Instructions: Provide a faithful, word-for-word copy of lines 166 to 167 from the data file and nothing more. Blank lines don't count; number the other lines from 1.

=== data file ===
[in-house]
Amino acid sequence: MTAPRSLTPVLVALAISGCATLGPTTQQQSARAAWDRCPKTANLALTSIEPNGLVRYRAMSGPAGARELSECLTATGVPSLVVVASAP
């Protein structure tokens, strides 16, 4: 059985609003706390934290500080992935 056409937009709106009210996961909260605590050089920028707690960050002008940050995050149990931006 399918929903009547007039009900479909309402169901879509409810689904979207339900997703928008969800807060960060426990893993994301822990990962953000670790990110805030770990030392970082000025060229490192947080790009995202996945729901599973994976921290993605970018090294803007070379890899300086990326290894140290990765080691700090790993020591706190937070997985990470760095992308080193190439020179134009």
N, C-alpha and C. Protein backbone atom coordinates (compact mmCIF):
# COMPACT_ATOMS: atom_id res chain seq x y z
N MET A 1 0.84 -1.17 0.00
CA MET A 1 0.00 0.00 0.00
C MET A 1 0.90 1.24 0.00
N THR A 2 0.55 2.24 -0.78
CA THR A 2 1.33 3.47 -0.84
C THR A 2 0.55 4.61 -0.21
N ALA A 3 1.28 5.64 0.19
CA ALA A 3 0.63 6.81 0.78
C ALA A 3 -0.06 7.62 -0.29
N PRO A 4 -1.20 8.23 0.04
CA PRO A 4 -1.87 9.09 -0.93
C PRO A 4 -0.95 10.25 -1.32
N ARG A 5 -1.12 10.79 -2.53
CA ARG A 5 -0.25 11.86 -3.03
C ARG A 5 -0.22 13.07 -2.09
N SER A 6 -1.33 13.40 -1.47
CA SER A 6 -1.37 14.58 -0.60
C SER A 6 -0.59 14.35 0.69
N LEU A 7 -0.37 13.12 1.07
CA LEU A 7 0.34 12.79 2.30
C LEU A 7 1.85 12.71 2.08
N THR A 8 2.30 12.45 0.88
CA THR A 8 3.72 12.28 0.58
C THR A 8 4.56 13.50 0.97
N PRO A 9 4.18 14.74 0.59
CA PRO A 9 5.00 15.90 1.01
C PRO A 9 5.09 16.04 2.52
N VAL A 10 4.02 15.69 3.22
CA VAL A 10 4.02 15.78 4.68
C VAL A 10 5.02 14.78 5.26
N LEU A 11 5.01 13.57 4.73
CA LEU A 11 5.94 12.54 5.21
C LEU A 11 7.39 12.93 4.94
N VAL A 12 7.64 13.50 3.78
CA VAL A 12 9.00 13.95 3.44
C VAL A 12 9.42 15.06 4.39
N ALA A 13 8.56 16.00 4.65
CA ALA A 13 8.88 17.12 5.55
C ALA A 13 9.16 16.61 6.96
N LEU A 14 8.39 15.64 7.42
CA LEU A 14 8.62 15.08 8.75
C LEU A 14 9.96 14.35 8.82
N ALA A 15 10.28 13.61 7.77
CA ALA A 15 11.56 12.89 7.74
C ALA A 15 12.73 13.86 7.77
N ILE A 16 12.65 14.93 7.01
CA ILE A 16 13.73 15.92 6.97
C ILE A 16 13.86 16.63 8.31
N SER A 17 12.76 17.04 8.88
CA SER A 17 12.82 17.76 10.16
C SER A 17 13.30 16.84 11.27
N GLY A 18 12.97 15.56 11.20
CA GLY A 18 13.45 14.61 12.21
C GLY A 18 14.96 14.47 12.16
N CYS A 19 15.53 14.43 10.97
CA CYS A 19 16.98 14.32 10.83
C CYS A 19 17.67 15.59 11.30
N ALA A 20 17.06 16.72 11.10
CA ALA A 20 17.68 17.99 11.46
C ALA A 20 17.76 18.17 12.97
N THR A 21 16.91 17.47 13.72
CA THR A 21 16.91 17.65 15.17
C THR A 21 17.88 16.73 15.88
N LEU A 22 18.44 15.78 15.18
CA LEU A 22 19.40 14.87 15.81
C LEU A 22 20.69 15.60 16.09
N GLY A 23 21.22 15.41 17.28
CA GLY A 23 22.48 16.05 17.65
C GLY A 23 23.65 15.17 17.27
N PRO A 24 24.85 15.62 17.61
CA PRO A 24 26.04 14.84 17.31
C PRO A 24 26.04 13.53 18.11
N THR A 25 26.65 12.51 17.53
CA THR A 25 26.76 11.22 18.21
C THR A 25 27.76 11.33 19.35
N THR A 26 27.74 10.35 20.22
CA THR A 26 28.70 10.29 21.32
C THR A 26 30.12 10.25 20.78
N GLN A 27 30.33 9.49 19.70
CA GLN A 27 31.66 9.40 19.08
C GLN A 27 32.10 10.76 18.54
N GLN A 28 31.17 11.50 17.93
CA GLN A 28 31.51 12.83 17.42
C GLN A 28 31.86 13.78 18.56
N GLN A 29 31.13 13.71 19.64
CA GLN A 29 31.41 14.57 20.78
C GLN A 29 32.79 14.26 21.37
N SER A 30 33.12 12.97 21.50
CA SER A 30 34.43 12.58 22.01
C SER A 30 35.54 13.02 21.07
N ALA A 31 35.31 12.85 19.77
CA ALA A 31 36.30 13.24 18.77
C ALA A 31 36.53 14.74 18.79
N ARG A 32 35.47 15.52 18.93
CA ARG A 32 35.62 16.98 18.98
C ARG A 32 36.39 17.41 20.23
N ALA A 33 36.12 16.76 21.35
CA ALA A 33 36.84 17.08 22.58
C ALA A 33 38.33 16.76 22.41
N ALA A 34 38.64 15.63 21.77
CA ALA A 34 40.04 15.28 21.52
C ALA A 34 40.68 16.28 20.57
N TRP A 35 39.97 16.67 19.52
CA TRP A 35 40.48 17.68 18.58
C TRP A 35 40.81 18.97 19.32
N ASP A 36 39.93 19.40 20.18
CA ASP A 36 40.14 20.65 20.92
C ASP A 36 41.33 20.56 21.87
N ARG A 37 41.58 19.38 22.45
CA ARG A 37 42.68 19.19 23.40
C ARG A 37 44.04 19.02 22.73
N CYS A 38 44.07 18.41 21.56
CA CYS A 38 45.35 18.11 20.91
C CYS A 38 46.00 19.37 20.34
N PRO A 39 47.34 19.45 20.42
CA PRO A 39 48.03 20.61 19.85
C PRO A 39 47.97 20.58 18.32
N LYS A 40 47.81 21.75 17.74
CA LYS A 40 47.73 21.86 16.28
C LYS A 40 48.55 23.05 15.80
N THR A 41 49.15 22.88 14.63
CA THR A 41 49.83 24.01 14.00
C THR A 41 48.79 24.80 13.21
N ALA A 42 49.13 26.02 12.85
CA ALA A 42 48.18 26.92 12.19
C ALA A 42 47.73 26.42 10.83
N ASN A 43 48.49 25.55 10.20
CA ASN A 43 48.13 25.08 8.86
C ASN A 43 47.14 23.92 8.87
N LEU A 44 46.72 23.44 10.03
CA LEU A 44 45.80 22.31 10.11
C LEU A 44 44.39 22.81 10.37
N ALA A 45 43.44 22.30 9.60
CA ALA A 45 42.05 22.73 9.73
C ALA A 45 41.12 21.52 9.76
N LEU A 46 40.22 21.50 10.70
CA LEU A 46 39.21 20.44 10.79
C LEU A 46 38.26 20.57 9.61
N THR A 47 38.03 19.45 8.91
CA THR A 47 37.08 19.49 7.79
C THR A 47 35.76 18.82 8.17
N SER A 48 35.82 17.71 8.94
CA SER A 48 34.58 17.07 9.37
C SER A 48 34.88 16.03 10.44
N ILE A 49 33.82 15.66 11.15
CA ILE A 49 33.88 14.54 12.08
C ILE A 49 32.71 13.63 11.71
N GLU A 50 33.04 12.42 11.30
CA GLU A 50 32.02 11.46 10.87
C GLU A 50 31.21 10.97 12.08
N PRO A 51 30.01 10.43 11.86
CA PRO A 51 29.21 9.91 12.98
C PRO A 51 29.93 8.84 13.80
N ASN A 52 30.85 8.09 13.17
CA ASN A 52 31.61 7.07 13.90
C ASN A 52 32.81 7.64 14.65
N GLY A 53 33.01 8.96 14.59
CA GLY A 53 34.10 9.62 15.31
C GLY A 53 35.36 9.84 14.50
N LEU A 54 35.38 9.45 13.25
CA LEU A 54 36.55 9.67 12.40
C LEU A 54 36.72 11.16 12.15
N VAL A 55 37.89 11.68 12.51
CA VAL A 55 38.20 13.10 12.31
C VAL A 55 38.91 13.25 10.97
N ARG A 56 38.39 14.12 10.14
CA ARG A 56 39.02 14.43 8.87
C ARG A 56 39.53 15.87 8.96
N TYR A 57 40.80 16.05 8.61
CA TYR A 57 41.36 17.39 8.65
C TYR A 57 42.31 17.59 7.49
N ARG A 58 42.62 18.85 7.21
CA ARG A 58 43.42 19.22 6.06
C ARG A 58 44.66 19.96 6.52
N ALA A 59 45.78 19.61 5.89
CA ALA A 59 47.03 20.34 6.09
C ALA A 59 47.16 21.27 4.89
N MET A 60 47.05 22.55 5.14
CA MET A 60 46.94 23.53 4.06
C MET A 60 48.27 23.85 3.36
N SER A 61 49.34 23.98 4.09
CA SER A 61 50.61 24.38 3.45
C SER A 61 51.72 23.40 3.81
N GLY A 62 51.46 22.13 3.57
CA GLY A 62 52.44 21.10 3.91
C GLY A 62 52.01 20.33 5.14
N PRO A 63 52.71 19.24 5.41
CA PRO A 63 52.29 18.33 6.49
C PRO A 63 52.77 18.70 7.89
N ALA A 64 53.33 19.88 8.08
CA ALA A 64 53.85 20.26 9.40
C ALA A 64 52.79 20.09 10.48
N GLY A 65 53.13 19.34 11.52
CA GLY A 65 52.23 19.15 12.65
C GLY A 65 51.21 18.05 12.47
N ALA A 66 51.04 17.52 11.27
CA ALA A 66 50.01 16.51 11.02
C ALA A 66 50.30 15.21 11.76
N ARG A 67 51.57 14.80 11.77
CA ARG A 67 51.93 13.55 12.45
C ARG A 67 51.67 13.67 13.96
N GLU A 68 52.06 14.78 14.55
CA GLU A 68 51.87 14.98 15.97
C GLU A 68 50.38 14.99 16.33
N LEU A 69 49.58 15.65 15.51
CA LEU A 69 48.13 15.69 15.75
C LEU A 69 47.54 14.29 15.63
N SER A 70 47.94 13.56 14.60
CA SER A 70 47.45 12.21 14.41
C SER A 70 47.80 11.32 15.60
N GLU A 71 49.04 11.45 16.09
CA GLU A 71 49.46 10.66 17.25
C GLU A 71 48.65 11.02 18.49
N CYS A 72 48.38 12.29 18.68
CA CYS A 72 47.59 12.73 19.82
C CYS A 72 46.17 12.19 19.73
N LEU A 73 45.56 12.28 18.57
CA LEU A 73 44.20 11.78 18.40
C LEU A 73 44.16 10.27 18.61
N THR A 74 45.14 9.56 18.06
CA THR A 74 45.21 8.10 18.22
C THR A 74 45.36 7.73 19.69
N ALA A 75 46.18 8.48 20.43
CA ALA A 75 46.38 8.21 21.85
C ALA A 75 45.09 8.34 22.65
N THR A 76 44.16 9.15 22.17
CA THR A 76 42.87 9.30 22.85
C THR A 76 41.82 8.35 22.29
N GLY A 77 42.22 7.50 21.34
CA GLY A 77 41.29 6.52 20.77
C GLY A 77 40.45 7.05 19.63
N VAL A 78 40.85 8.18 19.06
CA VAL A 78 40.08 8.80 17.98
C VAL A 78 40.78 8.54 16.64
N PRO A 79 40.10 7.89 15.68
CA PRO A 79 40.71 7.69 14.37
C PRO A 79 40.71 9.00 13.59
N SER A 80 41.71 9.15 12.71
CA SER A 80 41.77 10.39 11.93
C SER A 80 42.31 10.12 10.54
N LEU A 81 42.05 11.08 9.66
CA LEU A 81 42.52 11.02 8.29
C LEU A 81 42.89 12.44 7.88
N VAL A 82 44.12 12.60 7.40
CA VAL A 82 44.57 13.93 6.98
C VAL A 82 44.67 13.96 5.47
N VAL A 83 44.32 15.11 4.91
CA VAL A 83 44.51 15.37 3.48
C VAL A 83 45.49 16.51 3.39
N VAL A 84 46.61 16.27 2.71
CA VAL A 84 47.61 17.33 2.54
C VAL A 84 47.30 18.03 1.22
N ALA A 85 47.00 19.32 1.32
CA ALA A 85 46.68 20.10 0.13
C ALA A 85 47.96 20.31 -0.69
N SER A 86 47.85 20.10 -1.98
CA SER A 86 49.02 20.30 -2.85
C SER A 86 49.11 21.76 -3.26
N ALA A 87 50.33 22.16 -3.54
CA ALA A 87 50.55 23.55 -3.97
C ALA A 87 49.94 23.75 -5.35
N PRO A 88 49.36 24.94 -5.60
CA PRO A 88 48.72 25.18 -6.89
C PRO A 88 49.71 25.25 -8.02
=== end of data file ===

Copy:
CA LEU A 54 36.55 9.67 12.40
C LEU A 54 36.72 11.16 12.15